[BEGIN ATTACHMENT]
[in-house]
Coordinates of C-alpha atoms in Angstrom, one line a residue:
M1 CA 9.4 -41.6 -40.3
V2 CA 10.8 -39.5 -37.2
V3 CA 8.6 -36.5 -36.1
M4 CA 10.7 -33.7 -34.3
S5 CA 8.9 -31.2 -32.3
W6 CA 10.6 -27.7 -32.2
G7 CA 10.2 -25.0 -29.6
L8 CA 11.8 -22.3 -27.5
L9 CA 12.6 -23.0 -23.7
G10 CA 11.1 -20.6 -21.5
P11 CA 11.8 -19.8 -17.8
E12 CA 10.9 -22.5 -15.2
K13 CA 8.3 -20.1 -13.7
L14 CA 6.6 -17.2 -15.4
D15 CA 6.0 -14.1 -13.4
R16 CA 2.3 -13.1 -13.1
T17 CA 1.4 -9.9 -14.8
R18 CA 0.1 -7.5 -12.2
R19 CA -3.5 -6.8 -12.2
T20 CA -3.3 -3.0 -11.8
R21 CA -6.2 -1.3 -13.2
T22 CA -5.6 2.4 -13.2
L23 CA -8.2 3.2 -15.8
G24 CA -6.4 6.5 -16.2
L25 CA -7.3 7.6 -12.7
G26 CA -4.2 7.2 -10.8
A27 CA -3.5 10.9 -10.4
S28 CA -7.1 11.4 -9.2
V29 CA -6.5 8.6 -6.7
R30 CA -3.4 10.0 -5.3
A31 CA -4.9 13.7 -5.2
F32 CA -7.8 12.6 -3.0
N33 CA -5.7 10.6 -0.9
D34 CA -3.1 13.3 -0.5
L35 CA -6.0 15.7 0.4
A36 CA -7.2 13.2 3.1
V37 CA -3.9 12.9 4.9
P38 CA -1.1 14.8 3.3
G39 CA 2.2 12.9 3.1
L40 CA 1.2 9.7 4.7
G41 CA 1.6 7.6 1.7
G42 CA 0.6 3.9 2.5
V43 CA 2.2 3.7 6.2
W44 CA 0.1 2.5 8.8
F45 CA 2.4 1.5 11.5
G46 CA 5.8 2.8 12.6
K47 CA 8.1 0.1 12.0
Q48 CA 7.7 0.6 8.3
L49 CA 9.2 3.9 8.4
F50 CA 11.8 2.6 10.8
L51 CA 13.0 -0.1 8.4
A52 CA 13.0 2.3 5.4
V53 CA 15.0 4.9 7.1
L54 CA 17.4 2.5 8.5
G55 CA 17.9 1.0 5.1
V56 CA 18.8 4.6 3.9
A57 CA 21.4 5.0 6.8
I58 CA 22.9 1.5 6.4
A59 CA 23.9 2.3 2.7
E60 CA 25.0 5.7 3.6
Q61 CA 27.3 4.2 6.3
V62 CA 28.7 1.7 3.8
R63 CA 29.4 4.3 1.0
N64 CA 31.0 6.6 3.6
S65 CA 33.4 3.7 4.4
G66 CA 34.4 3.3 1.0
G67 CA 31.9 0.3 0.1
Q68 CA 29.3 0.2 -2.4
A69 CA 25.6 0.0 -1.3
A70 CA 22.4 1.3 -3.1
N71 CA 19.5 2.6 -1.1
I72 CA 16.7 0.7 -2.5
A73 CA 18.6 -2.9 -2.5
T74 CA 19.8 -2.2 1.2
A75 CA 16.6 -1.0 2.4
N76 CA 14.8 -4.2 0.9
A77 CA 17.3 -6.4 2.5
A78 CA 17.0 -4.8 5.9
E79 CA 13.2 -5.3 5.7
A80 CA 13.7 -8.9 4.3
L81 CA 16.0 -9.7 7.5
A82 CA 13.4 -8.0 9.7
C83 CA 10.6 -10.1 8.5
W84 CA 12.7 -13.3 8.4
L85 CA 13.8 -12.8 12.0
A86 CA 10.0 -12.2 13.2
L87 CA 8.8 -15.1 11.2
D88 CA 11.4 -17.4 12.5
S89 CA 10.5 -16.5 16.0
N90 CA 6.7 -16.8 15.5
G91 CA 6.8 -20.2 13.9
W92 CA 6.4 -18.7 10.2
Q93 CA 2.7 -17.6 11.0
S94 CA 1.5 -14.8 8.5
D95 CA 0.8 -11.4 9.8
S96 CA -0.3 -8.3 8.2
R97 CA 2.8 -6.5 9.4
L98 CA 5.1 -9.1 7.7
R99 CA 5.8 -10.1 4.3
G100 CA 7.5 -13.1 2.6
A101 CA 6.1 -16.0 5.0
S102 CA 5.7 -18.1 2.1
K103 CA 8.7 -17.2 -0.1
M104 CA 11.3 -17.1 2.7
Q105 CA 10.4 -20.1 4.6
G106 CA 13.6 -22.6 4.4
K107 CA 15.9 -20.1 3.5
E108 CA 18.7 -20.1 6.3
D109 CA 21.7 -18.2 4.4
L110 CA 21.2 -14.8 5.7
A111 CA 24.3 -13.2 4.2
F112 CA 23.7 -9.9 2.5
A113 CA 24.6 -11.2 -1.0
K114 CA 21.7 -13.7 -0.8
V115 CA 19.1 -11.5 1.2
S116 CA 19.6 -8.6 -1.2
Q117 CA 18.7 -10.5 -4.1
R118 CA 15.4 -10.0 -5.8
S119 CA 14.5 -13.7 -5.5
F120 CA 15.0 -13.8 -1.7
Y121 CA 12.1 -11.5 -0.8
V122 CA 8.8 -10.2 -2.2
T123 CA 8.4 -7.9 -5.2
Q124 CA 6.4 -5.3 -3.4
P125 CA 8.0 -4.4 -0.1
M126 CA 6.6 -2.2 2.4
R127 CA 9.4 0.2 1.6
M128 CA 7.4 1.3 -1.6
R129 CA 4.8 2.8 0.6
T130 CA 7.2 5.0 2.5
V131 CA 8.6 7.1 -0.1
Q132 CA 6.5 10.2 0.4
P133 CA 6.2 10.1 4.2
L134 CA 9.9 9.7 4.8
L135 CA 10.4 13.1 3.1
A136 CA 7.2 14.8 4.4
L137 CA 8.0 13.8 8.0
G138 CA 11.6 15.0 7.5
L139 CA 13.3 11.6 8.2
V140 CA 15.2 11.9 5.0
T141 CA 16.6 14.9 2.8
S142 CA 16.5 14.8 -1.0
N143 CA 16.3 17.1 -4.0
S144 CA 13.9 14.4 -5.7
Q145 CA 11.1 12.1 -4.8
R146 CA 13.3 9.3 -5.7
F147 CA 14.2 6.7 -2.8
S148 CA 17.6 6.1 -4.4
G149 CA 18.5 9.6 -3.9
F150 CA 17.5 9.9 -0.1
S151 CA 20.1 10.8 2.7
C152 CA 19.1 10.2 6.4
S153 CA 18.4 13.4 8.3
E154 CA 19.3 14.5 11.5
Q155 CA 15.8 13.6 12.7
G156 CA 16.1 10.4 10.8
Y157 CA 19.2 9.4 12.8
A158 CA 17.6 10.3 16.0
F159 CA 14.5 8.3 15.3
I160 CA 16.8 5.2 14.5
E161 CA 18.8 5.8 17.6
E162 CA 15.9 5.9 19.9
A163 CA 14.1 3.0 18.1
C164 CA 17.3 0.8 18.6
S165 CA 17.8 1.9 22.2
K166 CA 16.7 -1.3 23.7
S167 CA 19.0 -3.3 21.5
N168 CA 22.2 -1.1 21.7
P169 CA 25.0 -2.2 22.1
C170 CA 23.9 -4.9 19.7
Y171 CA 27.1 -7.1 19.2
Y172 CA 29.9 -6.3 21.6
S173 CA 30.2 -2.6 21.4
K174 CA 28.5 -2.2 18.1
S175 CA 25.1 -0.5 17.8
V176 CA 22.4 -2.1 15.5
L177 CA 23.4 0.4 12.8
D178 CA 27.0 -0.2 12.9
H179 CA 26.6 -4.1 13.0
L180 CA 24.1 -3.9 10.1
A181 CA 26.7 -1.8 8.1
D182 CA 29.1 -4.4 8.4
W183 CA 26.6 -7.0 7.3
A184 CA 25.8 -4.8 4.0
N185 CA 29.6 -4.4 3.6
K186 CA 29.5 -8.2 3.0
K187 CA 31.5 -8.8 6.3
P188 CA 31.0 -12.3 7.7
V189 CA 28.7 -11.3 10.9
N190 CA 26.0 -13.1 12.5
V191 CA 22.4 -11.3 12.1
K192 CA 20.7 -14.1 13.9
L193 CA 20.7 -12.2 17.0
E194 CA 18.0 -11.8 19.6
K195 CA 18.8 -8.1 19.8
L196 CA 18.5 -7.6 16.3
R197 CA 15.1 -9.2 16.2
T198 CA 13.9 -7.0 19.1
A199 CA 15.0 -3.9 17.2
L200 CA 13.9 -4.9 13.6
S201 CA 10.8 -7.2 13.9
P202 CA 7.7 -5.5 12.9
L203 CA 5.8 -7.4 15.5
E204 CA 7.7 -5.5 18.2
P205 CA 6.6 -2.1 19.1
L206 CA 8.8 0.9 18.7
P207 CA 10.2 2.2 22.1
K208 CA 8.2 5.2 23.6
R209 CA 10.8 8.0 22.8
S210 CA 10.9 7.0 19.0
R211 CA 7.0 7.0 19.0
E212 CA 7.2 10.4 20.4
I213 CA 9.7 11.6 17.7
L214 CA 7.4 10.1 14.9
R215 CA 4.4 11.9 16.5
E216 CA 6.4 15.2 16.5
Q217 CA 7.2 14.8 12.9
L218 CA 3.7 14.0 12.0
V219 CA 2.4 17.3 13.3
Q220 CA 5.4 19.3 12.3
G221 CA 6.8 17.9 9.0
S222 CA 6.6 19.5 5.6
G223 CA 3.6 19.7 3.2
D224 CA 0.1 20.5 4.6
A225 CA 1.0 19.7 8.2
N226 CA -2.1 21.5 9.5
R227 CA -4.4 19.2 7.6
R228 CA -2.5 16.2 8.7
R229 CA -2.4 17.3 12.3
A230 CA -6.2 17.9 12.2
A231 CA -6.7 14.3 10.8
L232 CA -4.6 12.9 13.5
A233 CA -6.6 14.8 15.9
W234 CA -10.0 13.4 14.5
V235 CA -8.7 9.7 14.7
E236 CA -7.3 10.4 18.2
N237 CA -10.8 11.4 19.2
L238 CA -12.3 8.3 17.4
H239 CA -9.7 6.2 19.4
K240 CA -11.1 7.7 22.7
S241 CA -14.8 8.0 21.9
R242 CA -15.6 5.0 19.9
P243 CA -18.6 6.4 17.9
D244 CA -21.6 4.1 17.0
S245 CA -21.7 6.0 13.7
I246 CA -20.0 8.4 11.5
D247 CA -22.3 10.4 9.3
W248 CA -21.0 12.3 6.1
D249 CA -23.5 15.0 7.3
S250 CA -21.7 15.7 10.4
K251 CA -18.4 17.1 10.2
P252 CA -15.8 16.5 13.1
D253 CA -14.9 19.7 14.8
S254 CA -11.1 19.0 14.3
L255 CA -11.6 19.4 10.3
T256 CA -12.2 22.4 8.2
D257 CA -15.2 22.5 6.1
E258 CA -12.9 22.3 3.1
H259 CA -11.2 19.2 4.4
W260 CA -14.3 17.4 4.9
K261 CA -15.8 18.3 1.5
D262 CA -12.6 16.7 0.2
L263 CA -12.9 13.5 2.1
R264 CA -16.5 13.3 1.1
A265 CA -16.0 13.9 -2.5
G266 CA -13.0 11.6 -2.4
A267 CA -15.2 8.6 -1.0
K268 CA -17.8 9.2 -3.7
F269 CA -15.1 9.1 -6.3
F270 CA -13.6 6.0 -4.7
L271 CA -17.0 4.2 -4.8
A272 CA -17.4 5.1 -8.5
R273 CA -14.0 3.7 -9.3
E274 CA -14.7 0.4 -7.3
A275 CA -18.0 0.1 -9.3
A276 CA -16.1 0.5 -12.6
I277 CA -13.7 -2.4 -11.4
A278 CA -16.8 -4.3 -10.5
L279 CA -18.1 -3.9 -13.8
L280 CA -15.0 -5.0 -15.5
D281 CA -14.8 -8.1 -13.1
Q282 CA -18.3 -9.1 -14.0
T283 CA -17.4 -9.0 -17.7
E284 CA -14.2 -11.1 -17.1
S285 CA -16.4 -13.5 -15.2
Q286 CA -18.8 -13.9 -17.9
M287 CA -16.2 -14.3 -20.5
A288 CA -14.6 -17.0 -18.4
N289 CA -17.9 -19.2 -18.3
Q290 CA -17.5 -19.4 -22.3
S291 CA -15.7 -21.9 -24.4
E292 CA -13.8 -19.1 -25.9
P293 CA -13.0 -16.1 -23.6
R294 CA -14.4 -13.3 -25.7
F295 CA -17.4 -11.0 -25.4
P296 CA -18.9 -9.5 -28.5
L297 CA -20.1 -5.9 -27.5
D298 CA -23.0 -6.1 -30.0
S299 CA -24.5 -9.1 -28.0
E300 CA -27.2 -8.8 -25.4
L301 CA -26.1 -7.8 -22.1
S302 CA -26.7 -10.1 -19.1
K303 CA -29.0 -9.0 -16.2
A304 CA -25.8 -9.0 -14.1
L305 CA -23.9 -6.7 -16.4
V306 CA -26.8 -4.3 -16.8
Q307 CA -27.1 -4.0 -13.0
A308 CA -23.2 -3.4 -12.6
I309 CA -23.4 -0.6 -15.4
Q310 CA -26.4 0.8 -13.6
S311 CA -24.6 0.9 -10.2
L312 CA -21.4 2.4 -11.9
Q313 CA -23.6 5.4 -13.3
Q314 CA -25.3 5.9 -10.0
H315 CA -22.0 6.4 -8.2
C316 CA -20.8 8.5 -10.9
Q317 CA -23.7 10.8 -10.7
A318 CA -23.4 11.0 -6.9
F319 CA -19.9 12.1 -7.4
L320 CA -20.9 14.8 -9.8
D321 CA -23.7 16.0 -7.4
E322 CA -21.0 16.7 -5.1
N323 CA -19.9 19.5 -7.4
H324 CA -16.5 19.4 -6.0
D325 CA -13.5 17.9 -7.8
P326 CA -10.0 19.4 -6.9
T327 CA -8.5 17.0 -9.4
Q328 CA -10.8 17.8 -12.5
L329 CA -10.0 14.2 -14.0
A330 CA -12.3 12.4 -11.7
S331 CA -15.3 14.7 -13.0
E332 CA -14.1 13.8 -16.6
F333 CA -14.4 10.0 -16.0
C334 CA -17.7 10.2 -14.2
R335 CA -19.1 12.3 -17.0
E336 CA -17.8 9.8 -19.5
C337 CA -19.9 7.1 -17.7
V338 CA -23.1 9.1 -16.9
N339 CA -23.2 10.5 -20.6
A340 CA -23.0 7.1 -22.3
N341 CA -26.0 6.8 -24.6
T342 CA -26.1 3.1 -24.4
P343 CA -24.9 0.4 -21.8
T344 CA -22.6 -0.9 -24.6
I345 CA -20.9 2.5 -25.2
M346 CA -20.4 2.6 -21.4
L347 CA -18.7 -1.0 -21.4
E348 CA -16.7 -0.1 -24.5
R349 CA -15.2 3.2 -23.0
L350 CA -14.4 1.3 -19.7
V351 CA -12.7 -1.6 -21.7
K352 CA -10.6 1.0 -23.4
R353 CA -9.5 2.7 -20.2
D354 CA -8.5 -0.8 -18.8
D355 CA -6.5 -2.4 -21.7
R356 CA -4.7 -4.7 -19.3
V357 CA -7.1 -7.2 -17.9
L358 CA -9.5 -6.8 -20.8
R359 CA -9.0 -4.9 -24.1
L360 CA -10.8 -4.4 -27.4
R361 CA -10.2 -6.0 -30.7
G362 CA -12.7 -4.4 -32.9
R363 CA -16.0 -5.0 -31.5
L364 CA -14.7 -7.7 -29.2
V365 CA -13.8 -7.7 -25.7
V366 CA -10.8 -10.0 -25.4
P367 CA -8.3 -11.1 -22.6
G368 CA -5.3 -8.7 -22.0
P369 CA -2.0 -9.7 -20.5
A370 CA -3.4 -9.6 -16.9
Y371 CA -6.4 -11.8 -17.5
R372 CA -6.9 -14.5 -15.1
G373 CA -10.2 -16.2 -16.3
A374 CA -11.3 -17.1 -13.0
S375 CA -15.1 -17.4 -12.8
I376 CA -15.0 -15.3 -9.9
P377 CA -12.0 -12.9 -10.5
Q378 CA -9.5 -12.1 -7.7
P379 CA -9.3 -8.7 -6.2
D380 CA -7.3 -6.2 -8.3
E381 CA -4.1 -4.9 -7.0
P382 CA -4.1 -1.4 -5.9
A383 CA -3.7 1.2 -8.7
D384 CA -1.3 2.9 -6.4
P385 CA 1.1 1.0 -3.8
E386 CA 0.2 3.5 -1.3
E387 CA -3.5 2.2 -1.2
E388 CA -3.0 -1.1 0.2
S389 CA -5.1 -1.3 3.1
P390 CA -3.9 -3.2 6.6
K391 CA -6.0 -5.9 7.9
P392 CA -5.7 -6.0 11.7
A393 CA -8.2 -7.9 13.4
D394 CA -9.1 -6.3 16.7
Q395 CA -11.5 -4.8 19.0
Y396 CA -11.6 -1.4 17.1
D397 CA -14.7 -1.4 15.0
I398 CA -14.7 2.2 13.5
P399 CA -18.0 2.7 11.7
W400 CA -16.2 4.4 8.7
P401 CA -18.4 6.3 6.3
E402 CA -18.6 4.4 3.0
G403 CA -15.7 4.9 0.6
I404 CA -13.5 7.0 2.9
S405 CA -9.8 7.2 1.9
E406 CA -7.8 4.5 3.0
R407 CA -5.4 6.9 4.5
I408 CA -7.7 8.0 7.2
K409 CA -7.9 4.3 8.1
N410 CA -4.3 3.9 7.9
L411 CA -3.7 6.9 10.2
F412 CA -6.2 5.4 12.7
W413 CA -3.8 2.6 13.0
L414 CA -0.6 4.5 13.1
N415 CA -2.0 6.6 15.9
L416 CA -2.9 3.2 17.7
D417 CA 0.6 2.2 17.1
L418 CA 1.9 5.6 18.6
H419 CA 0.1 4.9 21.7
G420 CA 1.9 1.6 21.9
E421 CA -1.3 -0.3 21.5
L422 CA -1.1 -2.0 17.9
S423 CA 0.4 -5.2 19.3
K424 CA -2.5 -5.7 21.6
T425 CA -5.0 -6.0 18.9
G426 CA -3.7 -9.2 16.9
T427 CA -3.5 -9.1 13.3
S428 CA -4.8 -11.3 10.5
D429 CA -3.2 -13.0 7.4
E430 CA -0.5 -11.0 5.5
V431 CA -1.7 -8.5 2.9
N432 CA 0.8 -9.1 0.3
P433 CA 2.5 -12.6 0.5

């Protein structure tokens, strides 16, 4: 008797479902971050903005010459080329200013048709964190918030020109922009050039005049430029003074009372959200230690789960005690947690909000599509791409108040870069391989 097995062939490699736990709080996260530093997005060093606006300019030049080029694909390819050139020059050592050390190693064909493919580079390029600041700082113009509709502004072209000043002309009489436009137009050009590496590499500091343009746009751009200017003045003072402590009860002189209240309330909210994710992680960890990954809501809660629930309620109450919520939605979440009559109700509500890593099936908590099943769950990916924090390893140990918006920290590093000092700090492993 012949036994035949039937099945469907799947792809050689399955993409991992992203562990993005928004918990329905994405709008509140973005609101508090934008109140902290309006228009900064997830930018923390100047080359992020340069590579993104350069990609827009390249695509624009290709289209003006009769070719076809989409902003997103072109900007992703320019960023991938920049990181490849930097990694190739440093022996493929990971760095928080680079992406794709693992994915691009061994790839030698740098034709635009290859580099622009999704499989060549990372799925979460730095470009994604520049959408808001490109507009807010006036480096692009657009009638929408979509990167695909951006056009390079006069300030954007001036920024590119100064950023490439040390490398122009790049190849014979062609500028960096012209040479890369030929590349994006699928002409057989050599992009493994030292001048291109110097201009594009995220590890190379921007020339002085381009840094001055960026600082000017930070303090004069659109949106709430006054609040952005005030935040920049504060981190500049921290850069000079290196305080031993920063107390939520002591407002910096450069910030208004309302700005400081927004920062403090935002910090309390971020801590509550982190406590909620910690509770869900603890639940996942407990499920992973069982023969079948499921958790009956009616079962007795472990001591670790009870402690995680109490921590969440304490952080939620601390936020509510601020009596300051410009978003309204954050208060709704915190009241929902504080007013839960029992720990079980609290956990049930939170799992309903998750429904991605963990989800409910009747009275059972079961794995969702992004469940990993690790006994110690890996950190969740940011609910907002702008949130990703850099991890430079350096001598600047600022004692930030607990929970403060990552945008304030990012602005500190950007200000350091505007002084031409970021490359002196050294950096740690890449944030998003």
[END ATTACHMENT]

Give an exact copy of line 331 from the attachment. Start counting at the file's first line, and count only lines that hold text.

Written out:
L329 CA -10.0 14.2 -14.0